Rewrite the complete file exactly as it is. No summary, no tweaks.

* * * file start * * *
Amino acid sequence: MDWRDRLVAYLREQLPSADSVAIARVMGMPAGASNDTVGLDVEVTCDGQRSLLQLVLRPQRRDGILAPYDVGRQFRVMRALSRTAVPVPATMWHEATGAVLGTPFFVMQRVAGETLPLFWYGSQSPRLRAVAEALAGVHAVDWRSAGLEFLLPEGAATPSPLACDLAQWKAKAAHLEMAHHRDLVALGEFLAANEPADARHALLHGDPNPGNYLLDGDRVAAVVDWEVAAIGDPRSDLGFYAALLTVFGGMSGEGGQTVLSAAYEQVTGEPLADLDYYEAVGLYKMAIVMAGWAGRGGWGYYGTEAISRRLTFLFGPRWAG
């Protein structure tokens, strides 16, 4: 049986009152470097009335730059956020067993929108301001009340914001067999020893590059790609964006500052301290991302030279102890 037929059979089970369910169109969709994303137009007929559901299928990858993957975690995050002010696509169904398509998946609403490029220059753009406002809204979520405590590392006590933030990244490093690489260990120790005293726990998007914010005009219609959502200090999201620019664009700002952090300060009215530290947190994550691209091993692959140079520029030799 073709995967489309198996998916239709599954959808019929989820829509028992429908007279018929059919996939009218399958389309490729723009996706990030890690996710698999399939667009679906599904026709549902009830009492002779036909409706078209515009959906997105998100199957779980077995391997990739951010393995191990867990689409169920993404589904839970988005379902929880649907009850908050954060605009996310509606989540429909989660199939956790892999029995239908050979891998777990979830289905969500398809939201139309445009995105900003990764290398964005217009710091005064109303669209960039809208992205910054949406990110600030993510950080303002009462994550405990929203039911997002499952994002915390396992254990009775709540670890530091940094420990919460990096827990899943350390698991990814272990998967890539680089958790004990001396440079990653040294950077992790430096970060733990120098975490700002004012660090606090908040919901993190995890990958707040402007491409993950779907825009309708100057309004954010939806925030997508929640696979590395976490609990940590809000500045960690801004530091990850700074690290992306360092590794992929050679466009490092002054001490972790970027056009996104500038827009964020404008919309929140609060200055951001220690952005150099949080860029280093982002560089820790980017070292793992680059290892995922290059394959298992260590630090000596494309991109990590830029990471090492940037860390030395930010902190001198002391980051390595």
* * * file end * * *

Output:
Amino acid sequence: MDWRDRLVAYLREQLPSADSVAIARVMGMPAGASNDTVGLDVEVTCDGQRSLLQLVLRPQRRDGILAPYDVGRQFRVMRALSRTAVPVPATMWHEATGAVLGTPFFVMQRVAGETLPLFWYGSQSPRLRAVAEALAGVHAVDWRSAGLEFLLPEGAATPSPLACDLAQWKAKAAHLEMAHHRDLVALGEFLAANEPADARHALLHGDPNPGNYLLDGDRVAAVVDWEVAAIGDPRSDLGFYAALLTVFGGMSGEGGQTVLSAAYEQVTGEPLADLDYYEAVGLYKMAIVMAGWAGRGGWGYYGTEAISRRLTFLFGPRWAG
């Protein structure tokens, strides 16, 4: 049986009152470097009335730059956020067993929108301001009340914001067999020893590059790609964006500052301290991302030279102890 037929059979089970369910169109969709994303137009007929559901299928990858993957975690995050002010696509169904398509998946609403490029220059753009406002809204979520405590590392006590933030990244490093690489260990120790005293726990998007914010005009219609959502200090999201620019664009700002952090300060009215530290947190994550691209091993692959140079520029030799 073709995967489309198996998916239709599954959808019929989820829509028992429908007279018929059919996939009218399958389309490729723009996706990030890690996710698999399939667009679906599904026709549902009830009492002779036909409706078209515009959906997105998100199957779980077995391997990739951010393995191990867990689409169920993404589904839970988005379902929880649907009850908050954060605009996310509606989540429909989660199939956790892999029995239908050979891998777990979830289905969500398809939201139309445009995105900003990764290398964005217009710091005064109303669209960039809208992205910054949406990110600030993510950080303002009462994550405990929203039911997002499952994002915390396992254990009775709540670890530091940094420990919460990096827990899943350390698991990814272990998967890539680089958790004990001396440079990653040294950077992790430096970060733990120098975490700002004012660090606090908040919901993190995890990958707040402007491409993950779907825009309708100057309004954010939806925030997508929640696979590395976490609990940590809000500045960690801004530091990850700074690290992306360092590794992929050679466009490092002054001490972790970027056009996104500038827009964020404008919309929140609060200055951001220690952005150099949080860029280093982002560089820790980017070292793992680059290892995922290059394959298992260590630090000596494309991109990590830029990471090492940037860390030395930010902190001198002391980051390595």